The city of Groningen, Netherlands, attracted much attention in the 1970s due to its fundamentally new traffic circulation scheme (VCP) that favored public transport, bicycles, and pedestrians above cars. The inner city was divided into 4 sectors and through traffic was made impossible by traffic restriction. Moving by car from one sector to another is possible only via the ring road around the inner city. In this paper, it is explained how this fundamental change could happen. This was a most interesting process as the suspicious public had to be convinced by municipal authorities without having references to successful examples elsewhere. It is illustrated that the most determining factor for success was the availability of political power to neglect opposing views. Both expert involvement and citizen participation were reduced to a minimum level.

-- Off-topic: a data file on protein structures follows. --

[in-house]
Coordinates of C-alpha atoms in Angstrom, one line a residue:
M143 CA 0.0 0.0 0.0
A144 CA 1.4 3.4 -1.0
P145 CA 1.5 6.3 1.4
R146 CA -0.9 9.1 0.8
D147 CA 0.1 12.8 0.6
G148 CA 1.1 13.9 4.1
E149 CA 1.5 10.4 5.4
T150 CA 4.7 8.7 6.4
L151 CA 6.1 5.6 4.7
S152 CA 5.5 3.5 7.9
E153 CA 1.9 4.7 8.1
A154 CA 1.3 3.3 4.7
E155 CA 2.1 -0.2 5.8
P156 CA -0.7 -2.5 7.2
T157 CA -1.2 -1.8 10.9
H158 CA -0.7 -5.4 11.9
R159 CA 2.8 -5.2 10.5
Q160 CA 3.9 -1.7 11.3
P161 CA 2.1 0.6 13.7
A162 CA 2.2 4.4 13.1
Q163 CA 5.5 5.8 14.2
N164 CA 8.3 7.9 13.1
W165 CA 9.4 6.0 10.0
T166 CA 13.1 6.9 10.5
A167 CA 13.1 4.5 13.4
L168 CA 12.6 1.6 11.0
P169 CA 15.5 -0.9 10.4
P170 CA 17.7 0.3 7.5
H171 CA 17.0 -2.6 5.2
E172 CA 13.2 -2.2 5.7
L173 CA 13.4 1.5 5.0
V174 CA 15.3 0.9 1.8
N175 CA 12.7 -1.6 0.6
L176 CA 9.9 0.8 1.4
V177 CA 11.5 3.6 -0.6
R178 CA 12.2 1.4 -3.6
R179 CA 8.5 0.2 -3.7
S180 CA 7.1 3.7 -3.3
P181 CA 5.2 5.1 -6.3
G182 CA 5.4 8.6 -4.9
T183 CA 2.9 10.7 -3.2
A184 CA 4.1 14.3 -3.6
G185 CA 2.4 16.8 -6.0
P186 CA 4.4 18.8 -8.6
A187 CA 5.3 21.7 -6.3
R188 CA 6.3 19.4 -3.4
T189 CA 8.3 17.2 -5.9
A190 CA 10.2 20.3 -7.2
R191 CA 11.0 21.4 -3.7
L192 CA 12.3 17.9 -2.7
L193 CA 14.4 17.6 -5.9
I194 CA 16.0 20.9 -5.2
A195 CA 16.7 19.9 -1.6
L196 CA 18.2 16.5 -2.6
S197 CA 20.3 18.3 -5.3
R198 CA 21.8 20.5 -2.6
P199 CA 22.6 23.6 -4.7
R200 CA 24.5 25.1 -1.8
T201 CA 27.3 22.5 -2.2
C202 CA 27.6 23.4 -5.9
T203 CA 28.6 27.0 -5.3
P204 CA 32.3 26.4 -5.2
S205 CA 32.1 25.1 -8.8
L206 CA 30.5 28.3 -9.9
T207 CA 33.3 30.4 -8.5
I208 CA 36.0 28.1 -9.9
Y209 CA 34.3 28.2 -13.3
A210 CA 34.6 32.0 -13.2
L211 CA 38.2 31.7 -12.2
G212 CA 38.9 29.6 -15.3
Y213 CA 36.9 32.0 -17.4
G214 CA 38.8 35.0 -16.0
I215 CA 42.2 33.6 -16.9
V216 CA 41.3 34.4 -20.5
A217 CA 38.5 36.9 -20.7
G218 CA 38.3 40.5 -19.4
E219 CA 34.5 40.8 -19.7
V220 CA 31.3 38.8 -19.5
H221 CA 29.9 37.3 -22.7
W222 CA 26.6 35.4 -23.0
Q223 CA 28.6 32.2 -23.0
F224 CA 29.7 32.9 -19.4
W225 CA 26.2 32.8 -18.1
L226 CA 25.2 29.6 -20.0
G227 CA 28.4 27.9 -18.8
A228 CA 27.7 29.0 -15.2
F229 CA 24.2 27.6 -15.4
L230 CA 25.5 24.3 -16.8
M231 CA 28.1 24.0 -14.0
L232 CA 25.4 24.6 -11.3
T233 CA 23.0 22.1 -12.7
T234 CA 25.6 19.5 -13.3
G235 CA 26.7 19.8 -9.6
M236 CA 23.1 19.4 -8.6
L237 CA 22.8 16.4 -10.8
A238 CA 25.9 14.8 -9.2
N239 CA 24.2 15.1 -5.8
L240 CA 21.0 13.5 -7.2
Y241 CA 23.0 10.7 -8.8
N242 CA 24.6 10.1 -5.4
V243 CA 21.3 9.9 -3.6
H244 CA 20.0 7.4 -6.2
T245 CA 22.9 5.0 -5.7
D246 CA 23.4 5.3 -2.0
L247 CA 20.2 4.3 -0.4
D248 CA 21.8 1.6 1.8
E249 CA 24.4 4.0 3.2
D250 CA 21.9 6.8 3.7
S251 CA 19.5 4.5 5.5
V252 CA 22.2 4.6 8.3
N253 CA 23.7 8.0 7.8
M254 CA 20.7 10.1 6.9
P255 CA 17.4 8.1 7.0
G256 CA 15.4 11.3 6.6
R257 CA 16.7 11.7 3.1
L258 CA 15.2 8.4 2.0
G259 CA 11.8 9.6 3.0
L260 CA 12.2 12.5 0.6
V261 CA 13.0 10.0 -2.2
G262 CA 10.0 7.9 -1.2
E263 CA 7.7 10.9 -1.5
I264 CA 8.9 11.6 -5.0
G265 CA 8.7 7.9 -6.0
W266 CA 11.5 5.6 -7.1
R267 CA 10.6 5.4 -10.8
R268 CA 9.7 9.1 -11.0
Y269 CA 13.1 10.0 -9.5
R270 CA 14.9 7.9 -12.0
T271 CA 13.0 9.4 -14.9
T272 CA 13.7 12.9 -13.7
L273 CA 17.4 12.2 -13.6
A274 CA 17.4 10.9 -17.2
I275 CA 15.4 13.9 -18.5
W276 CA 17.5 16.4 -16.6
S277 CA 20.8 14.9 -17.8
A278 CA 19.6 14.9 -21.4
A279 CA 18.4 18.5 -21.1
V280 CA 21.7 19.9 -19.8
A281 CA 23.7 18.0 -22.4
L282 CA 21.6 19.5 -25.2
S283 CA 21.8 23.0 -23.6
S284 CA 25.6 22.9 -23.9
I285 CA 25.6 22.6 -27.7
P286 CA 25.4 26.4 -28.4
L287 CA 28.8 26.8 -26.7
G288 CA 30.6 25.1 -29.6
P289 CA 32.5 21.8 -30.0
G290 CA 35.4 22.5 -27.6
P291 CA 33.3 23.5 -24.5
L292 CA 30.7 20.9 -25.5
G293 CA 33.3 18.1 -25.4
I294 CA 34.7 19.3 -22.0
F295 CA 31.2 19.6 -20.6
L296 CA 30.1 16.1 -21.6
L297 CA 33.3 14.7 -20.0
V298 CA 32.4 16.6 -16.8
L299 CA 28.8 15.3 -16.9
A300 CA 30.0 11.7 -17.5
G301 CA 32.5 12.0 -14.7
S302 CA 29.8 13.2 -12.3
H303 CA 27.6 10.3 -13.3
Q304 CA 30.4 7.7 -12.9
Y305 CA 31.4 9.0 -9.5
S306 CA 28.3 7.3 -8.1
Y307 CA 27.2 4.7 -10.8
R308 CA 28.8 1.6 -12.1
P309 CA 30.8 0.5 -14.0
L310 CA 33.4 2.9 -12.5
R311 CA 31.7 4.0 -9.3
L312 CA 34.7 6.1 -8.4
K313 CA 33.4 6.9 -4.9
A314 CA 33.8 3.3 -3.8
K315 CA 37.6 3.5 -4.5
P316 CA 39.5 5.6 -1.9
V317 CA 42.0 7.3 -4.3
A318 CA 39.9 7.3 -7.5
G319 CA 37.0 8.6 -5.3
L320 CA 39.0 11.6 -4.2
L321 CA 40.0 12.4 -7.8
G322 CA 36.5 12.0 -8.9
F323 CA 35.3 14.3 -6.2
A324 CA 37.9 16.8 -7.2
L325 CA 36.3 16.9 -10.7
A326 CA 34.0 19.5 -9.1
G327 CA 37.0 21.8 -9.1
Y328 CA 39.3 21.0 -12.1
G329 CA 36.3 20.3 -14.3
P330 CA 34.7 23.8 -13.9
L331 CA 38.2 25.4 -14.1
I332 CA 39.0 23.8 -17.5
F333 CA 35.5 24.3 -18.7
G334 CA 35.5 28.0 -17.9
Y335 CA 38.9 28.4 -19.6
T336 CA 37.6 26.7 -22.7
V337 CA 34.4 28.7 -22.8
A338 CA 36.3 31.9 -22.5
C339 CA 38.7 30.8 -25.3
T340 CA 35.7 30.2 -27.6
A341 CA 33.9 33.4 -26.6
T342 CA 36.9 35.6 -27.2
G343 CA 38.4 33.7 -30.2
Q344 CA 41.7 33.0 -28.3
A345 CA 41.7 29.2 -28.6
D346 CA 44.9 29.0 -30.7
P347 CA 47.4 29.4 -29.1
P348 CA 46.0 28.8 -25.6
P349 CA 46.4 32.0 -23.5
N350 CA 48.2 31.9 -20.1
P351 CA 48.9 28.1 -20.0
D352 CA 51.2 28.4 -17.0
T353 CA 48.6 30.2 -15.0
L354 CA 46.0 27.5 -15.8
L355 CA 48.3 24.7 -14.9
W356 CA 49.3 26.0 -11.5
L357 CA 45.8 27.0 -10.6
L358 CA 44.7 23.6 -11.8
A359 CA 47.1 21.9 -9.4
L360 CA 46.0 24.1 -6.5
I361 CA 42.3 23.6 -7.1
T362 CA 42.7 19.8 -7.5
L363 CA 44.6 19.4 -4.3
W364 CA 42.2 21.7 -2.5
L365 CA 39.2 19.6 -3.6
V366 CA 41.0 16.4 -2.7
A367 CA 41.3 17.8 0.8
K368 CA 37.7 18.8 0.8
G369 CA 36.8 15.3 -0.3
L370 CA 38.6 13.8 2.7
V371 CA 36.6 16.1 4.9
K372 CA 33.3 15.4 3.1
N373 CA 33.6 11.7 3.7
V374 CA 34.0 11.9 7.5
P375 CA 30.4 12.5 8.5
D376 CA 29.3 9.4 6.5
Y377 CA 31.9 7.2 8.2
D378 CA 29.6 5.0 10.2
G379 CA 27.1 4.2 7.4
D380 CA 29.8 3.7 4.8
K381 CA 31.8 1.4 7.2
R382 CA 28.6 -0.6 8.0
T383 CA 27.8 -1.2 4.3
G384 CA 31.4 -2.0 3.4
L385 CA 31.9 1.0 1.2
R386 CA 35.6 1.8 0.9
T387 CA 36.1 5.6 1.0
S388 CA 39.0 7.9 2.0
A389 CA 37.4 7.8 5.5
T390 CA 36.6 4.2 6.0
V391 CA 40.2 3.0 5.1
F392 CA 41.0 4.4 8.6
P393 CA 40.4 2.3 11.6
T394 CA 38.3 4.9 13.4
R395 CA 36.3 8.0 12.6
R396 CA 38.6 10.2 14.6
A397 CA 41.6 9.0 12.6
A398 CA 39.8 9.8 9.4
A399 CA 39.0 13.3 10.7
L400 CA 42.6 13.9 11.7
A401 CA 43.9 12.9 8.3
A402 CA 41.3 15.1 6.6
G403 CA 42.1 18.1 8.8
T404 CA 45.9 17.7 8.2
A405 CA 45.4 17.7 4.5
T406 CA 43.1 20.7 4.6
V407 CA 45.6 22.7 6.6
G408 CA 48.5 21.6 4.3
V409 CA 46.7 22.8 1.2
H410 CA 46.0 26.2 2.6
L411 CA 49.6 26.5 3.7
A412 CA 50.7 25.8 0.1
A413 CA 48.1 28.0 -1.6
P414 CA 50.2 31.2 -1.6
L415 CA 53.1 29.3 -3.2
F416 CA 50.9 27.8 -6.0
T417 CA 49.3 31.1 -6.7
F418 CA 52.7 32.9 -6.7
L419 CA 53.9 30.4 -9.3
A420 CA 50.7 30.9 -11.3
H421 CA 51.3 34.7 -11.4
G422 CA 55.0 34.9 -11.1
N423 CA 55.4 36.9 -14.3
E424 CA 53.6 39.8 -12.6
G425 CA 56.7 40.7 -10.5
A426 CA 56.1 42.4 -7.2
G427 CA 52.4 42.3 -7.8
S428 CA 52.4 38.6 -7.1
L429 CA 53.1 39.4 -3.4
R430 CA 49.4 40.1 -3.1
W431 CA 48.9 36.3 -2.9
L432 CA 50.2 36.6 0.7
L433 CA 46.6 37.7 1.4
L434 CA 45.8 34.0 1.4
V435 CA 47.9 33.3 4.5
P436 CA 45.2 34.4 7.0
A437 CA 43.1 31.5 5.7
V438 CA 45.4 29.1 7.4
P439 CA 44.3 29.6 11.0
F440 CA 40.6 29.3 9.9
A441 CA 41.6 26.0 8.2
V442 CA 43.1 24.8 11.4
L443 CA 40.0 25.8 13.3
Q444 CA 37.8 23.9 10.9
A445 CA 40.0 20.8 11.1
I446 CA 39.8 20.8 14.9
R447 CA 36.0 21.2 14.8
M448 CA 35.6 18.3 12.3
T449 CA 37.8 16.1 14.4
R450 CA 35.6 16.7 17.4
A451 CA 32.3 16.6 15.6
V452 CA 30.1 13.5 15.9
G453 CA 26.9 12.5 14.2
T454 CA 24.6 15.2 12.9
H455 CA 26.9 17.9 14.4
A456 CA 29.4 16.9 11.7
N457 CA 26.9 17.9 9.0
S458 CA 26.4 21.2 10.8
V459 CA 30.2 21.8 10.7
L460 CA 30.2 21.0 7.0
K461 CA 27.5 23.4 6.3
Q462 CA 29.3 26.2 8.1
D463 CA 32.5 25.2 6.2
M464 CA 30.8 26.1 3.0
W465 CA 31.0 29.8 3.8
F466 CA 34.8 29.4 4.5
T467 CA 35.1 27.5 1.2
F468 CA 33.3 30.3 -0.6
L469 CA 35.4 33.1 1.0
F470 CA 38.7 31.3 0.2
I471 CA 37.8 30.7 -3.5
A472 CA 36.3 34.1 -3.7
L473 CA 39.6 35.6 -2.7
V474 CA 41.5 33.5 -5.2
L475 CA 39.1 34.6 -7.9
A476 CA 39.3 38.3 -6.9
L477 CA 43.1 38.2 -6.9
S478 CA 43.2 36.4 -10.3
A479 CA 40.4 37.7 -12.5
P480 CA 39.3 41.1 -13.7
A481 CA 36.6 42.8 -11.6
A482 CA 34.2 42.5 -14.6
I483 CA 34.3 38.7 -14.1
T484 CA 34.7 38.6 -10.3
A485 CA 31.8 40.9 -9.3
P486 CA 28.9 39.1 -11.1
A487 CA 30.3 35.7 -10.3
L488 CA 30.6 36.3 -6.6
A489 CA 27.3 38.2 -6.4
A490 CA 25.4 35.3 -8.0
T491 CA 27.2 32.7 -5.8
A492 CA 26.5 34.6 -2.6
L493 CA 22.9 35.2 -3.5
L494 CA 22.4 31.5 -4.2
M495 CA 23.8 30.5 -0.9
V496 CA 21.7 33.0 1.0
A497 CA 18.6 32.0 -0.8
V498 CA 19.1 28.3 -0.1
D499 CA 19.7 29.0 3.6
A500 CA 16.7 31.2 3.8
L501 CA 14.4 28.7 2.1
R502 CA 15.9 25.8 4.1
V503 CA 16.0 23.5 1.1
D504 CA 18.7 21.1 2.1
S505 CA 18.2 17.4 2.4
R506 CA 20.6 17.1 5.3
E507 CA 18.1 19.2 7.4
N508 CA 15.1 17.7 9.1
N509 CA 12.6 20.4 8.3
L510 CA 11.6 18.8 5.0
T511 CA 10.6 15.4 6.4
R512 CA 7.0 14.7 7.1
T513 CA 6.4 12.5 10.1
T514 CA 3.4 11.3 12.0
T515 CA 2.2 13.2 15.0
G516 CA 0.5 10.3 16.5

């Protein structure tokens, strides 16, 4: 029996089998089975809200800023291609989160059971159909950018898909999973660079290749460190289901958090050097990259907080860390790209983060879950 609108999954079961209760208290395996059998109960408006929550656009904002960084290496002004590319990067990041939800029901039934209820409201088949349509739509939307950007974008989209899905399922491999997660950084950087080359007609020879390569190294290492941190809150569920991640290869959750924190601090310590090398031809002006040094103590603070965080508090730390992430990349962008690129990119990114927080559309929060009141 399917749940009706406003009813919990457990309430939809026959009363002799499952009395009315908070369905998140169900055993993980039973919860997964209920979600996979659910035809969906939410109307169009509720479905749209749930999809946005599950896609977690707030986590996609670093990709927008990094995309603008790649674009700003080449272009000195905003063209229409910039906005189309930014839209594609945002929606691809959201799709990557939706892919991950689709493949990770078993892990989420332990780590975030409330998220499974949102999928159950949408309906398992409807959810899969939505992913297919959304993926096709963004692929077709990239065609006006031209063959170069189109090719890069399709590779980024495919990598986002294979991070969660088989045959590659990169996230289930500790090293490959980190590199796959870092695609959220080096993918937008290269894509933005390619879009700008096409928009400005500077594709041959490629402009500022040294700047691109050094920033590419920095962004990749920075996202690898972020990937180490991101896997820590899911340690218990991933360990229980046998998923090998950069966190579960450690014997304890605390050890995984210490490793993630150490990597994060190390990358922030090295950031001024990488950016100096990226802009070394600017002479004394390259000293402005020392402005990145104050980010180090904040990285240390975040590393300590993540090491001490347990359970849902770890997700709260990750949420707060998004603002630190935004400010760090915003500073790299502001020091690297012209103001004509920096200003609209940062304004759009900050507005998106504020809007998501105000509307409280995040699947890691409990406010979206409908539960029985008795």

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Published on 01/01/2004

Volume 2004, 2004
DOI: 10.2495/ut040291
Licence: CC BY-NC-SA license

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